But Salem-based social activists told Frontline that a few senior police officers in Taramangalam police station are from Mohan’s caste. “Otherwise, how can you justify the police failure to arrest him until now? In fact, the police are encouraging some unscrupulous elements to file counter-complaints against the president’s husband, Satheeshkumar, and the vice president. It is nothing but intimidation.”

The Salem District Collector, activists further claimed, was yet to visit the village to sort out the issue. Asked whether she was allowed to function in the panchayat office, Amsavalli said that there was no such problem as of now. “But with no funds what work can we undertake?” she asked. Meanwhile, she has submitted a petition to the National Commission for Scheduled Castes in this regard.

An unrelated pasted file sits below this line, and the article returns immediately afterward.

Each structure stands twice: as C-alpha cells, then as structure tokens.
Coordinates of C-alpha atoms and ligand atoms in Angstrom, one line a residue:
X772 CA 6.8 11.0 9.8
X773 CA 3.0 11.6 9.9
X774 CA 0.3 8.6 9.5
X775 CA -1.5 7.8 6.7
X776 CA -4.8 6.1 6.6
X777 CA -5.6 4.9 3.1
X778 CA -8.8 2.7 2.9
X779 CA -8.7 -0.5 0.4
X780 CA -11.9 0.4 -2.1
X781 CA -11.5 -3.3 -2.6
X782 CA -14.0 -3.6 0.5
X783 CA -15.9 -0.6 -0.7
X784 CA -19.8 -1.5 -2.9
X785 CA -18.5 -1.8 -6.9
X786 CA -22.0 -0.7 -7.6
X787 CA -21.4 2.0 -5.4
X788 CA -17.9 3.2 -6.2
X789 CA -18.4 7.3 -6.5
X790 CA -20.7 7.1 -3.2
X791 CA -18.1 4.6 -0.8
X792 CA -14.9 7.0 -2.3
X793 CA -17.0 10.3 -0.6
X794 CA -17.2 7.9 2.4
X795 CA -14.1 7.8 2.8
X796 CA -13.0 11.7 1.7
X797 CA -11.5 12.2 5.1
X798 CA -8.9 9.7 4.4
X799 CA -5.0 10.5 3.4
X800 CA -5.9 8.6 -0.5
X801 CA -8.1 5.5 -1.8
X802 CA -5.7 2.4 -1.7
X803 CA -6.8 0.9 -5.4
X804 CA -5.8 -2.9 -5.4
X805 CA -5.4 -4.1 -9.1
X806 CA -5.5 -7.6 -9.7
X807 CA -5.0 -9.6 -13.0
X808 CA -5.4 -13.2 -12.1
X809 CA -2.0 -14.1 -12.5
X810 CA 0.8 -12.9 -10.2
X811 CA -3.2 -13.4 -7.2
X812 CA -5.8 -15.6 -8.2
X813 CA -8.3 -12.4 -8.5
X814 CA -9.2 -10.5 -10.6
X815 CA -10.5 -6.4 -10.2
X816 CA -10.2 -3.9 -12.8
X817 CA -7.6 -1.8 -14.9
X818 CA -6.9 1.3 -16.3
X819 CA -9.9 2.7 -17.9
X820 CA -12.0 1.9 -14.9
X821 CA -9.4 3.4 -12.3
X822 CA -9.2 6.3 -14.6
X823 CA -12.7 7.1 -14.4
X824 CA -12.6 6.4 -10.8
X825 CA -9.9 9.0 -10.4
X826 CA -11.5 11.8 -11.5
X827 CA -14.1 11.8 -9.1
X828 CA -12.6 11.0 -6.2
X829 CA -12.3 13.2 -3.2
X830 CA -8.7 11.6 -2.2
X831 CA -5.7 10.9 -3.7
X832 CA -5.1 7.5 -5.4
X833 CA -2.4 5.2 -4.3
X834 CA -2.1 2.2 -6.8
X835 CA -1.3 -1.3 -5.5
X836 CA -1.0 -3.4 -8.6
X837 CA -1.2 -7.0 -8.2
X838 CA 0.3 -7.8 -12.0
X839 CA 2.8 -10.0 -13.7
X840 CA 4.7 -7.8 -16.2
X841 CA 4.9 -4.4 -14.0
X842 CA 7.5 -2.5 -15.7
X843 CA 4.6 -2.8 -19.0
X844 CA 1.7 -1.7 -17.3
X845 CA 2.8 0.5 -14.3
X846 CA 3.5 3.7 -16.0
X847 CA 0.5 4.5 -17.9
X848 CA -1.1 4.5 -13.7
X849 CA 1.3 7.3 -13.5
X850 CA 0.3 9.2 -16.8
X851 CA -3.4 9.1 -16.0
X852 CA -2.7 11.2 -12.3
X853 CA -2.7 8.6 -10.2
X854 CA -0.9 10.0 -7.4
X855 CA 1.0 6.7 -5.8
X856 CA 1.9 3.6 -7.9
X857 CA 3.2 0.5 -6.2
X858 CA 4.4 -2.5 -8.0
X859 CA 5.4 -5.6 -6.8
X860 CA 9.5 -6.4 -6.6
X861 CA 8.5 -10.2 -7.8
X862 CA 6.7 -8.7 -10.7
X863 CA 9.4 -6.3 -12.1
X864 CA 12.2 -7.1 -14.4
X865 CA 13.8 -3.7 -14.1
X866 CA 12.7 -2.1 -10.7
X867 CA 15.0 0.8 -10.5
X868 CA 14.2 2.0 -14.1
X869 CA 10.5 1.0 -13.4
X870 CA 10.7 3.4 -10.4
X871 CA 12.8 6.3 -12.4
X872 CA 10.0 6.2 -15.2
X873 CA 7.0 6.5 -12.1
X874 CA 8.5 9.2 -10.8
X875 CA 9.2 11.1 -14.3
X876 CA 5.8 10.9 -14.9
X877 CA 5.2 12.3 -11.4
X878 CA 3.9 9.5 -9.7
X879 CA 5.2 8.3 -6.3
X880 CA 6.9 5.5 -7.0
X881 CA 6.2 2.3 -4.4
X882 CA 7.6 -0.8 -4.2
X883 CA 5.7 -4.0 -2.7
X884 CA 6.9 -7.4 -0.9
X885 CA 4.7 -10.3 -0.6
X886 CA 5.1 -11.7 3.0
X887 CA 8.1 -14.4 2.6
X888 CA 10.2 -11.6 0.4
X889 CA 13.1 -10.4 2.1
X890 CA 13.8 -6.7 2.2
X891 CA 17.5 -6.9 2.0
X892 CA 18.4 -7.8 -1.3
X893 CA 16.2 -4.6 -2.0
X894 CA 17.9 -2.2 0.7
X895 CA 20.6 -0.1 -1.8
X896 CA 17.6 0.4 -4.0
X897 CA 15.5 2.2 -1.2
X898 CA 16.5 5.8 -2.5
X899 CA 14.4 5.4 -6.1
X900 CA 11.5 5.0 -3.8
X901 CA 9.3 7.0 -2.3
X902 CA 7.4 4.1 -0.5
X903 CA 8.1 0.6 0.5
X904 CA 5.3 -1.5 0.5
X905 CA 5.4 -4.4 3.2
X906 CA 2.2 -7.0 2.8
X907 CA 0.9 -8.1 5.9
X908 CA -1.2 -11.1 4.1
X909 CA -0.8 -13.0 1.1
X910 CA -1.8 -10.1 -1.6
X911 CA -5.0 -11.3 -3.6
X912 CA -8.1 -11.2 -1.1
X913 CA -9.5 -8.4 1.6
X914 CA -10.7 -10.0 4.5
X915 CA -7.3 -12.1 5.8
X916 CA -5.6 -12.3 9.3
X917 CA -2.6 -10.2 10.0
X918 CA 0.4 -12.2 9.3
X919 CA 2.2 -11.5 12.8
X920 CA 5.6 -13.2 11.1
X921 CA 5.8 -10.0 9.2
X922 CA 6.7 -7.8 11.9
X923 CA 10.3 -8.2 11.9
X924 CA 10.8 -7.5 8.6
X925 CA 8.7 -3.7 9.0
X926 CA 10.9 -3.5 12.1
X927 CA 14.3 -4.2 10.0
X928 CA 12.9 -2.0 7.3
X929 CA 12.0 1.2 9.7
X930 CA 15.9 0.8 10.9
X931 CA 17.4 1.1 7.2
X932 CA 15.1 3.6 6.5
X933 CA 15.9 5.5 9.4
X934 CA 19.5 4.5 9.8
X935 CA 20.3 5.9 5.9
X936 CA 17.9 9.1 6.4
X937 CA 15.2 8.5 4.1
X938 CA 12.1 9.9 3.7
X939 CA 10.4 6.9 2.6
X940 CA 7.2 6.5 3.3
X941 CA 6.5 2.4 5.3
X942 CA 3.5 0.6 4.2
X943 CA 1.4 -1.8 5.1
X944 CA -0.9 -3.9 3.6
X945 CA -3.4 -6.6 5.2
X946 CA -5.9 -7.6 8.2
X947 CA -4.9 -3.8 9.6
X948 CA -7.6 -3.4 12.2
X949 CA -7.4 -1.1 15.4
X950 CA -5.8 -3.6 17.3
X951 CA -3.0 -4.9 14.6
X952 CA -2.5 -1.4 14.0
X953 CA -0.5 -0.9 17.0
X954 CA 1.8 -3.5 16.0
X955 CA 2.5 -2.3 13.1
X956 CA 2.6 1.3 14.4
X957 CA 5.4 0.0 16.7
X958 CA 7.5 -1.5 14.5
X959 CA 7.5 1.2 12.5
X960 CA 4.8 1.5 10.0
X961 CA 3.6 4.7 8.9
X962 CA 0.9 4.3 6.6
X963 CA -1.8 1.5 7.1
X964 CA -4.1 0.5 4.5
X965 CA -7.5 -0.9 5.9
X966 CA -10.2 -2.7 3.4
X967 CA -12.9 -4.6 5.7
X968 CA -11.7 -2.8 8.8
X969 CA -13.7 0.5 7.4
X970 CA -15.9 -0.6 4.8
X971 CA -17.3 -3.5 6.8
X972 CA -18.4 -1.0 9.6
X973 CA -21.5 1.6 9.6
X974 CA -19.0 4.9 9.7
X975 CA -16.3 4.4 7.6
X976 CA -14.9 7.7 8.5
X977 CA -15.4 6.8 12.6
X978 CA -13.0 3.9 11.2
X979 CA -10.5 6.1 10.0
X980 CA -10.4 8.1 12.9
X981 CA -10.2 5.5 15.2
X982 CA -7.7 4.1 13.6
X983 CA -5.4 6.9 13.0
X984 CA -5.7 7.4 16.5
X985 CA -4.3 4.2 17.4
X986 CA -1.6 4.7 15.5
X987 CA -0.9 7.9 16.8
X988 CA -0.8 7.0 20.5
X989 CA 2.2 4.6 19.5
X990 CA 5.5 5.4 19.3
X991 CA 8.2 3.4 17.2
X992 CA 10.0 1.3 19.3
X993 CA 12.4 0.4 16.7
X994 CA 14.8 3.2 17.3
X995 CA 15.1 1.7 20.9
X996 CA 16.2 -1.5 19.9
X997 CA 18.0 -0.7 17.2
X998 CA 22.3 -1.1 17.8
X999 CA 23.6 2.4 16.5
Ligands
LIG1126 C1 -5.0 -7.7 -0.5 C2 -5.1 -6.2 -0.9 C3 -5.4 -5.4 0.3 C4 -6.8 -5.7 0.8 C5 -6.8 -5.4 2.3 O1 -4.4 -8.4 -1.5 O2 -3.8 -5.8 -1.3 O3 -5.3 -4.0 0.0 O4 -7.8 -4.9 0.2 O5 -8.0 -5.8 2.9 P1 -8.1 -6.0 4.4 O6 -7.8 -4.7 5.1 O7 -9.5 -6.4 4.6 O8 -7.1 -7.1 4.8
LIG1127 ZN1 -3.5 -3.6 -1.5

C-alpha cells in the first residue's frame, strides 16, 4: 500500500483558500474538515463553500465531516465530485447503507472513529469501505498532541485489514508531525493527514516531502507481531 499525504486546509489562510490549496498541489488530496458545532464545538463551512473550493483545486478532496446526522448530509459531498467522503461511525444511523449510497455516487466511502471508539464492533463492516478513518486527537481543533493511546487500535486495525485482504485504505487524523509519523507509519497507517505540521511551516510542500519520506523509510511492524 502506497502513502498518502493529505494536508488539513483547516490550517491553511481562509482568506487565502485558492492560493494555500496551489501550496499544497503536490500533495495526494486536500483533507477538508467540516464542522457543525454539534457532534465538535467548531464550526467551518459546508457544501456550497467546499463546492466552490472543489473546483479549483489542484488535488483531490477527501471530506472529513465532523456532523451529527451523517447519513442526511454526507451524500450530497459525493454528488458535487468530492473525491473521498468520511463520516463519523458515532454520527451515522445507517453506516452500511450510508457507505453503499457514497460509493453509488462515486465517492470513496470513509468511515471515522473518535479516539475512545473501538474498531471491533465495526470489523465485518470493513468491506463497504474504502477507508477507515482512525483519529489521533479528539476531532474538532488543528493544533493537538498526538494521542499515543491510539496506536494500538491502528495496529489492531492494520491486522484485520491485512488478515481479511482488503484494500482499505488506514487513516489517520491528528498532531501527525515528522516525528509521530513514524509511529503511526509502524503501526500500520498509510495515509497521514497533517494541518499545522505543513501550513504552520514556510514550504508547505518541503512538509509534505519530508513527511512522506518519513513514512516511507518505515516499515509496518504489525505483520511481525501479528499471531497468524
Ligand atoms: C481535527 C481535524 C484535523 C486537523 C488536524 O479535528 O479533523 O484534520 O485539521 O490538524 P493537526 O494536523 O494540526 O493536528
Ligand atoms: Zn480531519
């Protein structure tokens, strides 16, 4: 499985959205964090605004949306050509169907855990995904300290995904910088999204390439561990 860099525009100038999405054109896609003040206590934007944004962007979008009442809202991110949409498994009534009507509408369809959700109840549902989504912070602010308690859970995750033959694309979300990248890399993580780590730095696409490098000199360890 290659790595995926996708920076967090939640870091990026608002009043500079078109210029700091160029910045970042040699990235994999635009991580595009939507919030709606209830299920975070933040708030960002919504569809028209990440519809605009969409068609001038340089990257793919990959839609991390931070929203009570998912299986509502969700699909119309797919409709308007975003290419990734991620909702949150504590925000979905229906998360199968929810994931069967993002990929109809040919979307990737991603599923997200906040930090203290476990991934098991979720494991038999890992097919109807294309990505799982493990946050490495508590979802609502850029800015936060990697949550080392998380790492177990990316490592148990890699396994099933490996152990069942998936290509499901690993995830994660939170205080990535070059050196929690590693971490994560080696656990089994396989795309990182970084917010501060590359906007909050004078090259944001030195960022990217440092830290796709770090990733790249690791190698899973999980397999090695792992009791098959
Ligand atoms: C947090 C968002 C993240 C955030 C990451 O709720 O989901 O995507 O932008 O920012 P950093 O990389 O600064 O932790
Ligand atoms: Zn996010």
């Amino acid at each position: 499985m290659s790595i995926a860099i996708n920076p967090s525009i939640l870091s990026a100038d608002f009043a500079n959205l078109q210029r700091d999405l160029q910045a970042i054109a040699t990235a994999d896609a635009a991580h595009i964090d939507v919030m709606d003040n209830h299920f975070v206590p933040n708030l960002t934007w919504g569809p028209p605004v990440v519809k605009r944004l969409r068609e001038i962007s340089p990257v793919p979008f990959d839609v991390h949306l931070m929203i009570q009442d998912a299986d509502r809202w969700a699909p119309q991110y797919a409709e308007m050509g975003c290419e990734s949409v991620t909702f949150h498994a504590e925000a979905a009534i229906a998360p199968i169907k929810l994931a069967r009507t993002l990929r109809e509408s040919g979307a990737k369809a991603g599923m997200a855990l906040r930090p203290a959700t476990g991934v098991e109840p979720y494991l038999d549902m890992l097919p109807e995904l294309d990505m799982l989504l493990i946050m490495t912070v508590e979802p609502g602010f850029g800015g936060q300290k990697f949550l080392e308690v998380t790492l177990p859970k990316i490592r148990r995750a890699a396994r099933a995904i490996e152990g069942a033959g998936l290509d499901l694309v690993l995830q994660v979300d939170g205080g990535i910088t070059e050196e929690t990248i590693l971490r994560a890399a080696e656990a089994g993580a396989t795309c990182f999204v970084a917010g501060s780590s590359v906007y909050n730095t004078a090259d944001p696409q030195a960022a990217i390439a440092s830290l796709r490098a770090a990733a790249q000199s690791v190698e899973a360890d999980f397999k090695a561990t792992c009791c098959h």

Many Dalit village presidents echo Amsavalli’s views. Sadaiyan Peyaran, president of Rasendrapattinam village near Vriddachalam in Cuddalore district, claimed that he and other presidents faced similar problems, especially during the COVID pandemic. He said that village panchayats should be made financially independent and legally empowered.

The activist and academic Vetri Sangamithra, who has exposed a few atrocities that have taken place in Tiruvannamalai district, said it was painful to note that caste hatred prevailed tenaciously even during a pandemic. “It is unfortunate that such inhuman acts continue in this State,” he said.

Madurai-based non-profit social organisation Evidence has carried out a study on caste atrocities across Tamil Nadu during the pandemic period. “The study,” said its executive director A. Kadir, “exposes some disturbing elements such as the strong casteist mindset of a society even in times of global crisis.” Speaking to Frontline, he said: “The perpetrators come in gangs and unleash atrocities against the gullible. Twenty-five such incidents have taken place in one month across the State. The victims could not reach out to the nearby police stations because of the lockdown. So they have to depend heavily on social media to reach out to the outside world.”